To specifically address the question of how protein measurement can complement transcriptomics in analyses of gene regulatory networks, we investigated whether transcription factors can predict expression of their target genes, when measured at the RNA or protein level. We analyzed four important and reliably detected TFs (NOTCH1, POU5F1, SOX2, and TP53) and their predicted targets from three databases, corresponding to 10 sets of TF-target relations, and ~1900 individual TF-target relations. For each set of relations, we tested if the TF correlates better with its target genes than with non-target background genes (Methods, Supplementary Fig. 7). When using the TF protein expression for the comparisons, we found that 100% (10/10 sets) correlated significantly better with its targets than with non-target genes. When the same comparison was made using TF measurements at the RNA level, only 60% correlated better with the targets. When considering only cells in steady-state conditions, the corresponding percentages were 50% when transcription factors were measured at the protein level and 10% when they were measured at the RNA level (Supplementary Table 2). In conclusion, we find that transcription factors predict expression of their target genes significantly better when measured at the protein level than at the RNA level, even when thousands of individual TF-target relations are considered.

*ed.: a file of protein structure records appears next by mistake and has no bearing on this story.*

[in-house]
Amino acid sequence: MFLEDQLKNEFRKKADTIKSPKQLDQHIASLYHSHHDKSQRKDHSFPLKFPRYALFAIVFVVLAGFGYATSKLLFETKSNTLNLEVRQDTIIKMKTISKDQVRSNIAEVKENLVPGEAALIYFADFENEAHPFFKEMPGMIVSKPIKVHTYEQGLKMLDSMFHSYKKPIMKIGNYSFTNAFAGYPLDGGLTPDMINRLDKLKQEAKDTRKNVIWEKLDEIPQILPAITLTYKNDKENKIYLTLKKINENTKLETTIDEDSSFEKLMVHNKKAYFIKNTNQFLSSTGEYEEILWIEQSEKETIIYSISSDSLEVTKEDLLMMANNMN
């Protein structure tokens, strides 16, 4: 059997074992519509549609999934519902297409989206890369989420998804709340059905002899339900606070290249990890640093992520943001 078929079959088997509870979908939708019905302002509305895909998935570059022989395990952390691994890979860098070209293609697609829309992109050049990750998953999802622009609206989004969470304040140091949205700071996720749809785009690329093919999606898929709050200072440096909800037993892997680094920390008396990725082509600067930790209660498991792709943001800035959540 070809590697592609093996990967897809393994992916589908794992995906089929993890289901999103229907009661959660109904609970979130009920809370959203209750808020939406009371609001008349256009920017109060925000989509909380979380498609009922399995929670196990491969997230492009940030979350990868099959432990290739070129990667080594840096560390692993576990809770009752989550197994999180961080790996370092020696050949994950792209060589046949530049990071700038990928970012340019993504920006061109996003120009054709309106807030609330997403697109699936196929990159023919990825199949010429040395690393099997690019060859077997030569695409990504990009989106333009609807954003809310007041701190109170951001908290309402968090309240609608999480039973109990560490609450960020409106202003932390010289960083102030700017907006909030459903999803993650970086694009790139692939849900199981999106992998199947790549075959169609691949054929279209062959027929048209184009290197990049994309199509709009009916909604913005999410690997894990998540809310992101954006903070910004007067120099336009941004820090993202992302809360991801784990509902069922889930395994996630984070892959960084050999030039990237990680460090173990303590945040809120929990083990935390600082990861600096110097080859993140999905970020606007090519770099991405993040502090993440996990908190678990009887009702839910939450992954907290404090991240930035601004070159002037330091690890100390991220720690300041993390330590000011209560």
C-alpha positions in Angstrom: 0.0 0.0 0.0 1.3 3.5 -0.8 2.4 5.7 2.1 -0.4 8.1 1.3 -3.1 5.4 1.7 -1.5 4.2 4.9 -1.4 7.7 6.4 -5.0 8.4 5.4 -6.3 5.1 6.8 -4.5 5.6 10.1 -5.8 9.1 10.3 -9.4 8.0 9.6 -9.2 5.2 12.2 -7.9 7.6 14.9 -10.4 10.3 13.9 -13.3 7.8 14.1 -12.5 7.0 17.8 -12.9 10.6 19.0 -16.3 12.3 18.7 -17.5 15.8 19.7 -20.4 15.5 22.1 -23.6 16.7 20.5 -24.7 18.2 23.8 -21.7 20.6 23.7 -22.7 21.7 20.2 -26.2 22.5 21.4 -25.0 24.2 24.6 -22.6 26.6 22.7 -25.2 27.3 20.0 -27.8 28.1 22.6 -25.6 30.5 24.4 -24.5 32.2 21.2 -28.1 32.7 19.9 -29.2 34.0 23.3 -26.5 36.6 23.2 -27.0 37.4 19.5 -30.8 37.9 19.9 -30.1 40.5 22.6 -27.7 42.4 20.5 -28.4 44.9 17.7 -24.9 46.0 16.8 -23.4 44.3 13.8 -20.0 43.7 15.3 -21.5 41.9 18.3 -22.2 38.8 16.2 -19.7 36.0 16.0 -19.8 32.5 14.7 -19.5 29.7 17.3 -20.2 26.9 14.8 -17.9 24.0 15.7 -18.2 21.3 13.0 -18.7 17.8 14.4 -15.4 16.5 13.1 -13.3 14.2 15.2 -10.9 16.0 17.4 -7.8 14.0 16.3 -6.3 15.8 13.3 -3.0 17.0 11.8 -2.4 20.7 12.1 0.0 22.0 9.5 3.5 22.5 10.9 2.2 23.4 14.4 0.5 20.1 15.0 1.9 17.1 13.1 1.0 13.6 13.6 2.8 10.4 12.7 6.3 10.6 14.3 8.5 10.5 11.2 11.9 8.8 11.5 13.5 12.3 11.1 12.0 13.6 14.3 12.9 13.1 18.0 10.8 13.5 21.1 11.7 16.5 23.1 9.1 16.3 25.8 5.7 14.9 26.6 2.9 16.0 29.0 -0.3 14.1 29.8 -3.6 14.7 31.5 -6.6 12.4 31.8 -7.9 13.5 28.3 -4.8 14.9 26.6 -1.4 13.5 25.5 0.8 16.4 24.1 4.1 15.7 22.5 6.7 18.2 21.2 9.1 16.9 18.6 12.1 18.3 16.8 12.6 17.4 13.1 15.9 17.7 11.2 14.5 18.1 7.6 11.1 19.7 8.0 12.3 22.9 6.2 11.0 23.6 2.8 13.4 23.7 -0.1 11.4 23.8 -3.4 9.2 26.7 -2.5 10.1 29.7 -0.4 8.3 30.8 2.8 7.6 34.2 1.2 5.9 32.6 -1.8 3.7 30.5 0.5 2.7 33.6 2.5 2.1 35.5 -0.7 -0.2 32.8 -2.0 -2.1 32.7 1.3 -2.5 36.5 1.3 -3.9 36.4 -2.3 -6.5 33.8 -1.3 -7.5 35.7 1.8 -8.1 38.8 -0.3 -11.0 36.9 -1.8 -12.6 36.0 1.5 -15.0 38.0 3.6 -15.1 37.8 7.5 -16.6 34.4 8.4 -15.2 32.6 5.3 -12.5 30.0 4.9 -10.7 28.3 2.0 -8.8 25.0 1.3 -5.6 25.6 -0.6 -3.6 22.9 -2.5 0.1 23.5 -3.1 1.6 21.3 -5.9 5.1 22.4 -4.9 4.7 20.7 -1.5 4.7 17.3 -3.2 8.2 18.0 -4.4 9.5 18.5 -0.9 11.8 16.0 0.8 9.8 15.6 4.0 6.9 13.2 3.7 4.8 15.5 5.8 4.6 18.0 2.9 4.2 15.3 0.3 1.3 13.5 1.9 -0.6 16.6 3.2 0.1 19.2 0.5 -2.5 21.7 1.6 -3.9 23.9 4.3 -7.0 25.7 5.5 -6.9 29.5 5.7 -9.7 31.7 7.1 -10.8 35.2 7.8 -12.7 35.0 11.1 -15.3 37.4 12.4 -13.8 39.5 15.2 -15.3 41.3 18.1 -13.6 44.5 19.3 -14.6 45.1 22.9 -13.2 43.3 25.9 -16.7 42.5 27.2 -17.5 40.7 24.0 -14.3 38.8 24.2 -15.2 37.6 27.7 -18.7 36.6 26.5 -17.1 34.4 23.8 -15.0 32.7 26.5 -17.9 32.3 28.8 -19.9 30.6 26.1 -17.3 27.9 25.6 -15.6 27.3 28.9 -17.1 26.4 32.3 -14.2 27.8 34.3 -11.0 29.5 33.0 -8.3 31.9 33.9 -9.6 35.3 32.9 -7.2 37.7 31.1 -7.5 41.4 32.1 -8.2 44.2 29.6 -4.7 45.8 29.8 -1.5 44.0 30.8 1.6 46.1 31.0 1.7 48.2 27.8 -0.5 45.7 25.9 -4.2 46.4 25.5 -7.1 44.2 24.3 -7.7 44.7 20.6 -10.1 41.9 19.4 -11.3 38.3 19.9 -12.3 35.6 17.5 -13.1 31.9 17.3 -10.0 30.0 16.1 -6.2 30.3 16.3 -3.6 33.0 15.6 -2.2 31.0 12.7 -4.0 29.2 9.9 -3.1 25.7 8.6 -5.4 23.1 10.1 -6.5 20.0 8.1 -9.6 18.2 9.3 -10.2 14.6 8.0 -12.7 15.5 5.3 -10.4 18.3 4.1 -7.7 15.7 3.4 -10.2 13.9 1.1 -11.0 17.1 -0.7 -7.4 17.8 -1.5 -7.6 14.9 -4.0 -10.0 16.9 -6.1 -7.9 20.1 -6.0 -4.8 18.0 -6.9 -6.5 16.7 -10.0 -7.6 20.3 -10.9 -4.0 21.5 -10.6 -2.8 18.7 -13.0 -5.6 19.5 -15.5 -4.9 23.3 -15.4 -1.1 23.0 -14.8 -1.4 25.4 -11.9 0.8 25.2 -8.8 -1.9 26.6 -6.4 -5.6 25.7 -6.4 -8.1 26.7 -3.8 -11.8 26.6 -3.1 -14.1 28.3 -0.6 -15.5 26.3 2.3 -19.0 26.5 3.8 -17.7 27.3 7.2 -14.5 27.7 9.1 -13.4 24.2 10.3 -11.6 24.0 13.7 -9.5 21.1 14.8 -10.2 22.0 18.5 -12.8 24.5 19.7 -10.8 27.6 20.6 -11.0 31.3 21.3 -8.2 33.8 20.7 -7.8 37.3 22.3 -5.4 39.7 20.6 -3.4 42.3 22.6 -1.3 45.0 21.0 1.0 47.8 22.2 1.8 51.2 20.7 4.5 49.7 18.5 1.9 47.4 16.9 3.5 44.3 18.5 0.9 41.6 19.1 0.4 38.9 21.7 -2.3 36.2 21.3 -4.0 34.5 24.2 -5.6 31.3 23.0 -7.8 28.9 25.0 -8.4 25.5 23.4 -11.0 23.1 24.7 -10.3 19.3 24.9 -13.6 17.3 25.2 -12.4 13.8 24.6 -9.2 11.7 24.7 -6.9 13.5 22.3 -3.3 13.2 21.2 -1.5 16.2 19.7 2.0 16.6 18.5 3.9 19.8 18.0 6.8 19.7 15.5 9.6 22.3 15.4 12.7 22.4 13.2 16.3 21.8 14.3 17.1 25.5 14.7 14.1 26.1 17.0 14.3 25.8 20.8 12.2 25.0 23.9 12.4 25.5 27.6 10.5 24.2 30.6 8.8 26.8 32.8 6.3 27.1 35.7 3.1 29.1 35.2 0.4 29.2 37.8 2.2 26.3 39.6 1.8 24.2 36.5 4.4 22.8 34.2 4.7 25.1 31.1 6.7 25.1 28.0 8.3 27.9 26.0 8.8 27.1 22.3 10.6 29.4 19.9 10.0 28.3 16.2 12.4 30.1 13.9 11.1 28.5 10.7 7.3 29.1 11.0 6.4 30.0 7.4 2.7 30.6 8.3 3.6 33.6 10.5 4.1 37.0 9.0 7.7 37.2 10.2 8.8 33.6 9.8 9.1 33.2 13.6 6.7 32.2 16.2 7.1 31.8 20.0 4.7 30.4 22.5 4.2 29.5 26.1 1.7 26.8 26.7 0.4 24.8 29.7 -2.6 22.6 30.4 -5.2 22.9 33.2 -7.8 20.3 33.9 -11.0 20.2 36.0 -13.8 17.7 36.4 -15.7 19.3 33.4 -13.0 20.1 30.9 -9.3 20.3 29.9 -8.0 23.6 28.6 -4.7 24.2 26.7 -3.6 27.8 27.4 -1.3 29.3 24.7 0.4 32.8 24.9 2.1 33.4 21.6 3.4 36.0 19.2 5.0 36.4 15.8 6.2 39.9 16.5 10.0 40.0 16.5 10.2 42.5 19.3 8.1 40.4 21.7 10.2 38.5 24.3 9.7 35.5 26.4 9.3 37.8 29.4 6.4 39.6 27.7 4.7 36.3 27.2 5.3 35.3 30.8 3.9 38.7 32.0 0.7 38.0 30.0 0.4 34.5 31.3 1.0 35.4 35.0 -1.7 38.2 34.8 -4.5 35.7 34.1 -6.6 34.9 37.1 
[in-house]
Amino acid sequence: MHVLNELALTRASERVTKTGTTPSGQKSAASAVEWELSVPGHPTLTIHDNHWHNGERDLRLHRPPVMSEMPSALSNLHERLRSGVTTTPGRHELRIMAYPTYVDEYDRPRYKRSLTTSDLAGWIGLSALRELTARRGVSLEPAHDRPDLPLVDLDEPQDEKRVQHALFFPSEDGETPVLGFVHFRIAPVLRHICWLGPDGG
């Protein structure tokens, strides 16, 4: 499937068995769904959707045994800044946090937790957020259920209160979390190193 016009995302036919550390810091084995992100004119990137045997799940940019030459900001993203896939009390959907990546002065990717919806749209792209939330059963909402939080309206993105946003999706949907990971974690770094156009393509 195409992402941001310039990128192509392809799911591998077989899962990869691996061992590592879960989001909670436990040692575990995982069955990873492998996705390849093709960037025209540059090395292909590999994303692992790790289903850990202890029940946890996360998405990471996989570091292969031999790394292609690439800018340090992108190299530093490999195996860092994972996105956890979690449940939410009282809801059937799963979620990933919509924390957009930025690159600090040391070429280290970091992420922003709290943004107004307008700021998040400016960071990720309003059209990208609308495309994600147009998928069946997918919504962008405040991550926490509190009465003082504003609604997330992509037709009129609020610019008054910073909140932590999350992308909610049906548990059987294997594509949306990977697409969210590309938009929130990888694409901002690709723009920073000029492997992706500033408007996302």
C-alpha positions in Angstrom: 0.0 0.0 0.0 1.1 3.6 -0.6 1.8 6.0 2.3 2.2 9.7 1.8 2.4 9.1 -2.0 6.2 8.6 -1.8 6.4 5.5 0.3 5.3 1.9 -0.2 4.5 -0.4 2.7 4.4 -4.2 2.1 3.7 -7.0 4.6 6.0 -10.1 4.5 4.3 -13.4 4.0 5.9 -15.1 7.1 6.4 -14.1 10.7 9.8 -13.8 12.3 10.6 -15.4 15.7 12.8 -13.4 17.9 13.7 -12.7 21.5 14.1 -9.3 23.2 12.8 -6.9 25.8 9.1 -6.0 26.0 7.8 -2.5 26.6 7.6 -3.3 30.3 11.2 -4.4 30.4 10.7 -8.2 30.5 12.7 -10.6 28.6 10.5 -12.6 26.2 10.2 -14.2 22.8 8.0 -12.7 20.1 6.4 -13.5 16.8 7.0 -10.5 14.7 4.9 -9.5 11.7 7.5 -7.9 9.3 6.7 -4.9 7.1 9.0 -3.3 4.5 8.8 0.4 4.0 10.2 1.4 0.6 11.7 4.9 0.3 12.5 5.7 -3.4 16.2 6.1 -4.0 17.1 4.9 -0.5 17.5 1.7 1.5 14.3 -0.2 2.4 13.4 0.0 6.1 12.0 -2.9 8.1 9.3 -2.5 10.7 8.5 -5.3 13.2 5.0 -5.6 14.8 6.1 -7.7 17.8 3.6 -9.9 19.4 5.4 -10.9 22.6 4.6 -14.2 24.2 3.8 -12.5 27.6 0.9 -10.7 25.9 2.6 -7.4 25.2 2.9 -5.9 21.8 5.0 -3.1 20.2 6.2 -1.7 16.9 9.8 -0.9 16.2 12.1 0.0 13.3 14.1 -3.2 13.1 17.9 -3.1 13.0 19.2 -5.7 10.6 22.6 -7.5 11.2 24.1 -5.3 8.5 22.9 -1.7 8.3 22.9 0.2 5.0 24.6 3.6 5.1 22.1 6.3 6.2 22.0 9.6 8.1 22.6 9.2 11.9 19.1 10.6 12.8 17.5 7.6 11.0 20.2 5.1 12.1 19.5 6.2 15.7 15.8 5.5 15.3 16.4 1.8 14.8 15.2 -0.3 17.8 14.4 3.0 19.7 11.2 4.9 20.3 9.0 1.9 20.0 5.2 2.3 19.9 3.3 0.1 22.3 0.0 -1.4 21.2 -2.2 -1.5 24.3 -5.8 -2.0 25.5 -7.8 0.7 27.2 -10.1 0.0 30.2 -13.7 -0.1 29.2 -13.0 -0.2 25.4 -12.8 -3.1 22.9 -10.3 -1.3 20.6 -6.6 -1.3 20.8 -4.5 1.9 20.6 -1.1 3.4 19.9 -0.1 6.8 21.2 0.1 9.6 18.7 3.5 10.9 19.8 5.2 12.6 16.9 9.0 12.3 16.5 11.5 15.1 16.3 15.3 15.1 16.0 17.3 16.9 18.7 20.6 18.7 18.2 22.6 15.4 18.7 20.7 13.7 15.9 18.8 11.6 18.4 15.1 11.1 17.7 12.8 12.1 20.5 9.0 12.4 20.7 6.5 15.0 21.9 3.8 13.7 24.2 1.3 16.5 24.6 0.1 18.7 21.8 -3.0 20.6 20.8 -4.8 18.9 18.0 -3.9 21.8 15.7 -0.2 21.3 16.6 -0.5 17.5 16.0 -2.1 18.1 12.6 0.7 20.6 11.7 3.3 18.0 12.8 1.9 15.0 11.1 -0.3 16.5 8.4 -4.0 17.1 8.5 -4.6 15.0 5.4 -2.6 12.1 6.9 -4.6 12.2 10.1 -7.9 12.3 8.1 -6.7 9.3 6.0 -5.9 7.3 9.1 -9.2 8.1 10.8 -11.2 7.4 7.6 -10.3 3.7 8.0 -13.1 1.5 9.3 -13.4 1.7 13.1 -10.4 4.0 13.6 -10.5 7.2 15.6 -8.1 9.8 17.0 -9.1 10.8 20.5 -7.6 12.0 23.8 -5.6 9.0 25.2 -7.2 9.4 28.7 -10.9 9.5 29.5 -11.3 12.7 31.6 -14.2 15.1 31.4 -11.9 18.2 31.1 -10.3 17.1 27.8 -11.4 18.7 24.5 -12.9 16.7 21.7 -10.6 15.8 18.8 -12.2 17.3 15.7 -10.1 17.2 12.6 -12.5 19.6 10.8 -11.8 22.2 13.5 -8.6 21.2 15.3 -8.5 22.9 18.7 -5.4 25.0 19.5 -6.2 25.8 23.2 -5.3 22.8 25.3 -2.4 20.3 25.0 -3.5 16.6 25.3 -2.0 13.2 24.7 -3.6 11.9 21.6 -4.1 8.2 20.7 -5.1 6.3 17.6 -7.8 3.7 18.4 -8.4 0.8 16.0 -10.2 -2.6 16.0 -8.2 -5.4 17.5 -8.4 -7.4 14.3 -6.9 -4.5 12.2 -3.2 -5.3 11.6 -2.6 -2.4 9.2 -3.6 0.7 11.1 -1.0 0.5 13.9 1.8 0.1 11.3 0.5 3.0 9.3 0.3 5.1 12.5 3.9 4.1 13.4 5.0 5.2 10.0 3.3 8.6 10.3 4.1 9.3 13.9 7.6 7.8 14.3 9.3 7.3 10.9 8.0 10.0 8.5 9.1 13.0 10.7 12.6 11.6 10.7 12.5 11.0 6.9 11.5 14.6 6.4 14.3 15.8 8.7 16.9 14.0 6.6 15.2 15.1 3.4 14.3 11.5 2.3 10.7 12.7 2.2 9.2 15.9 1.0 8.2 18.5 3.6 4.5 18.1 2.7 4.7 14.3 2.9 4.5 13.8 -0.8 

We then decided to focus our analysis on POU5F1 as it is an essential stem cell factor that has both positive and negative regulatory functions and is turned off upon differentiation. We first investigated the relationship between either POU5F1RNA or POU5F1protein expression levels and the mRNA expression levels of a subset (n = 8) of downstream POU5F1 trans-regulatory target candidates in ESCs (Methods) (Supplementary Table 3). We analyzed both cells at steady-state (0 h) and cells at the onset of differentiation, including all time points analyzed (0 h, 24 h, 48 h). Overall, the Pearson correlation and the regulatory link weights of POU5F1protein expression to POU5F target genes are stronger than those for POU5F1RNA expression (Fig. 3a, Supplementary Table 3).